Having, hopefully, caught our collective breath from a tumultuous 2019, the New Year has much in store for federal contractors and suppliers. While we wait for 2020 to deliver on the numerous initiatives kicked-off in 2019, a handful of developments are already knocking at the door. Before the New Year hits full stride, federal contractors—especially those in the DIB community—should take action now to understand the following key cyber and supply chain initiatives.
Cybersecurity Maturity Model Certifications
2019 marked a turning point in Defense Department’s attitude towards cybersecurity in the defense industrial base. Through the proposed Cybersecurity Maturity Model Certification (CMMC) program, DoD intends to replace plans and promises with cybersecurity certifications and grades of the 300,000 companies that make up the defense supply chain.
DoD’s aggressive implementation schedule calls for standing up an accreditation body this month that will train and authorize third-party organizations to begin auditing and certifying companies to one of five CMMC maturity levels.
January is also DoD’s target for releasing the final version of the CMMC controls that will form the basis for those five maturity levels and determine the contracts for which CMMC levels will be applicable in Fall 2020.
Given the tight timeframes, defense contractors, subcontractors and companies in the supply chain will need to swiftly assess compliance with the controls at each level in preparation for the audits and certifications to come later in the year.
To prepare for CMMC, federal contractors should:
- Self-assess compliance with existing cybersecurity requirements (e.g., under DFARS 242.7012 and NIST SP 800-171).
- Consider whether and how you will achieve certification at the highest levels of CMMC (i.e., Levels 4 and 5 of the maturity model).
- Catalog and analyze subcontractor relationships to identify and assess potential certification requirements.
- Begin strategizing recovery of CMMC-related costs.
Supply Chain Security
Numerous legislative and regulatory actions in 2018 and 2019 laid the groundwork for significant changes in global supply chains in 2020.
Most recently, the close of 2019 saw the much-anticipated release of proposed regulations implementing President Trump’s May 15, 2019 Executive Order 13873 on Securing the Information and Communications Technology and Services Supply Chain.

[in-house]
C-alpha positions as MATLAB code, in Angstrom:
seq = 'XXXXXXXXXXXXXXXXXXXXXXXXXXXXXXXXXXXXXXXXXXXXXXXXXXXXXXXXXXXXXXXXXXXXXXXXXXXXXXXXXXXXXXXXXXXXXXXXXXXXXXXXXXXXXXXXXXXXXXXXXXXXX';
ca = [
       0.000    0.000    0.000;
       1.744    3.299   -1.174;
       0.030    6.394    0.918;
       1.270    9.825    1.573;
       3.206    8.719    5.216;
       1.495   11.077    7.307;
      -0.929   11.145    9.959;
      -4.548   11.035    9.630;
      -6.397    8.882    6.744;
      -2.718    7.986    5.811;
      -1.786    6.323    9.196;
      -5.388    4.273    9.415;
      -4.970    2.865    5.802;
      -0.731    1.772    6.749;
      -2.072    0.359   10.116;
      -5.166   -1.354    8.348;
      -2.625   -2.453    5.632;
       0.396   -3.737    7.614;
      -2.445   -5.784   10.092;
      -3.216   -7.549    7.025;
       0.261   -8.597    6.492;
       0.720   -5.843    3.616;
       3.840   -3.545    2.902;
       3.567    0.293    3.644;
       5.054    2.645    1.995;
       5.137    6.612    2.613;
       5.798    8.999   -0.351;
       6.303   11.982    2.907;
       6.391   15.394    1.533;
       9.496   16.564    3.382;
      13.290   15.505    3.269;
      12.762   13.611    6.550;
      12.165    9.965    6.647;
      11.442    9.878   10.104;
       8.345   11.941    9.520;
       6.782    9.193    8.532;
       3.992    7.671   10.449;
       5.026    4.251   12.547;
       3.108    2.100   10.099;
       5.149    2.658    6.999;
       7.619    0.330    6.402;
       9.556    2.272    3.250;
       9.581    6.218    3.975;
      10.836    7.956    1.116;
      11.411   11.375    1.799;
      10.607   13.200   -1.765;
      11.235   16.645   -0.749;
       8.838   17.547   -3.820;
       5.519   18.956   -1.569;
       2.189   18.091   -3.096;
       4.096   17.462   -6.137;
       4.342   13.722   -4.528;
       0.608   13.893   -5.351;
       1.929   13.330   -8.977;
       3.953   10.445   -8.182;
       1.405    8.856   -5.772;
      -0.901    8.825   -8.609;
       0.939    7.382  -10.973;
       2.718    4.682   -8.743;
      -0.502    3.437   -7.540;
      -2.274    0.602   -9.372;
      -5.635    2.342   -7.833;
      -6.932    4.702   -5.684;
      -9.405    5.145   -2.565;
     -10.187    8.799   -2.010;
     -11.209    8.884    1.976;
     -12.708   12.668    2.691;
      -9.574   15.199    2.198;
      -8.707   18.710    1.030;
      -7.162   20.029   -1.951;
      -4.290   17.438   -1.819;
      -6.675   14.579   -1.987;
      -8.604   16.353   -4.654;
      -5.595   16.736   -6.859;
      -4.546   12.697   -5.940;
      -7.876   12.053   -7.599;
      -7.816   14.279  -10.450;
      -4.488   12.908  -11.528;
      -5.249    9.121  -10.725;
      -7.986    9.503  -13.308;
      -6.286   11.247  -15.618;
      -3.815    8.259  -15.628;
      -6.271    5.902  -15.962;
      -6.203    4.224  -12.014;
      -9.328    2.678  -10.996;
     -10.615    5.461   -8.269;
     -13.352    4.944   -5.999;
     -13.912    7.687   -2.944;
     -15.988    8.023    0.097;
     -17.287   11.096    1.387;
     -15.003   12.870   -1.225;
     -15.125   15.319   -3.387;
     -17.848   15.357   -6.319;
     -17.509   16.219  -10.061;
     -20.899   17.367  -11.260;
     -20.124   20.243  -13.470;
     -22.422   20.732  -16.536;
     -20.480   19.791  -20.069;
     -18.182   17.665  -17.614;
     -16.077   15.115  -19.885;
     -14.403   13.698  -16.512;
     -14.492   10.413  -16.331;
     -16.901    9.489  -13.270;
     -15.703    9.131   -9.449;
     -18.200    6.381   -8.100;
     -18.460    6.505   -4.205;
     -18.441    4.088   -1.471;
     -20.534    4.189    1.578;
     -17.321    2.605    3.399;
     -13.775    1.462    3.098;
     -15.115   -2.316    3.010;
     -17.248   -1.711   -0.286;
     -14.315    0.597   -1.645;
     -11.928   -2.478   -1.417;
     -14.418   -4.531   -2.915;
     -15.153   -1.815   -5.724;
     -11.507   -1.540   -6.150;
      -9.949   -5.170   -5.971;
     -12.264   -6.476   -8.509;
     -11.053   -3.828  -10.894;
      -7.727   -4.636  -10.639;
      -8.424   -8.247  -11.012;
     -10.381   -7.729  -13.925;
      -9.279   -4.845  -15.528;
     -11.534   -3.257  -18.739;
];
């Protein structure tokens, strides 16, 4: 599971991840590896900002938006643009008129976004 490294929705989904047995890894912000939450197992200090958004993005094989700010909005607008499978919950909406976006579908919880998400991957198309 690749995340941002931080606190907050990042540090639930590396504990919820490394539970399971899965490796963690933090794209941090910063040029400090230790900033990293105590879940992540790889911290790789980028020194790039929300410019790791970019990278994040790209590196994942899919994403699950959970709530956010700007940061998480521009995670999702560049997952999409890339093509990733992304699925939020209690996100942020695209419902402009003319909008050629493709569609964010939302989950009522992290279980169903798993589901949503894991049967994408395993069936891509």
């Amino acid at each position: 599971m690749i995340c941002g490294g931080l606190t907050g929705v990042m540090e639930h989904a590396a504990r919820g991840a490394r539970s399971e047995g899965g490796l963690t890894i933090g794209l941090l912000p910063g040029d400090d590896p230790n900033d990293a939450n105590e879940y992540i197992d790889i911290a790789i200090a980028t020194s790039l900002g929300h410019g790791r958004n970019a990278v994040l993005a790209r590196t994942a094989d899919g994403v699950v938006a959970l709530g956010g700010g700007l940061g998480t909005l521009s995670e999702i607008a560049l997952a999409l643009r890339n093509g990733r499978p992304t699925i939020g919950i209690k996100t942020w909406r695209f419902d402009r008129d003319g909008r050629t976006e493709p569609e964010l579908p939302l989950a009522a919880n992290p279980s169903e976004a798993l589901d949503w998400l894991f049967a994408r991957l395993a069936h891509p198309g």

While industry awaits the Commerce Department’s response to industry’s comments, two other supply chain developments should have the attention of the government contracting community in the immediate term.
These include the long-awaited (and much feared) rule implementing the second phase of Section 889 of the 2019 National Defense Authorization Act (NDAA), and regulations expected to implement government-wide supply chain risk management standards and exclusion and removal procedures under Title II of the SECURE Technology Act of 2018, i.e., the Federal Acquisition Supply Chain Security Act of 2018.
Section 889 – The “Use” Prohibition
With a few narrow exceptions, Section 889 of the 2019 NDAA broadly prohibits the procurement and use by executive branch agencies and their contractors of telecommunications and video surveillance equipment and services produced by five Chinese companies (with others potentially to be named). These companies include Huawei Technologies Company, ZTE Corporation, Hytera Communications Corporation, Dahua Technology Company, Hangzhou Hikvision Digital Technology Company, and any subsidiary or affiliate thereof.
The law takes effect in two phases, sometimes referred to as the “procurement” ban and the “use” ban, respectively. The first phase of Section 889 took effect on August 13, 2019, prohibiting the purchase by executive branch agencies of covered telecommunications and video surveillance equipment and services.
The second phase of Section 889 takes effect on August 13, 2020. In November 2019, the General Services Administration announced that industry would see a “proposed rule” implementing the second phase of Section 889 by January 2020.
Unlike the first phase which—while broad—generally prohibits only the procurement of covered equipment and services by executive branch agencies, the second phase broadly prohibits the use by federal contractors of the same equipment and services (again, with some narrow exceptions).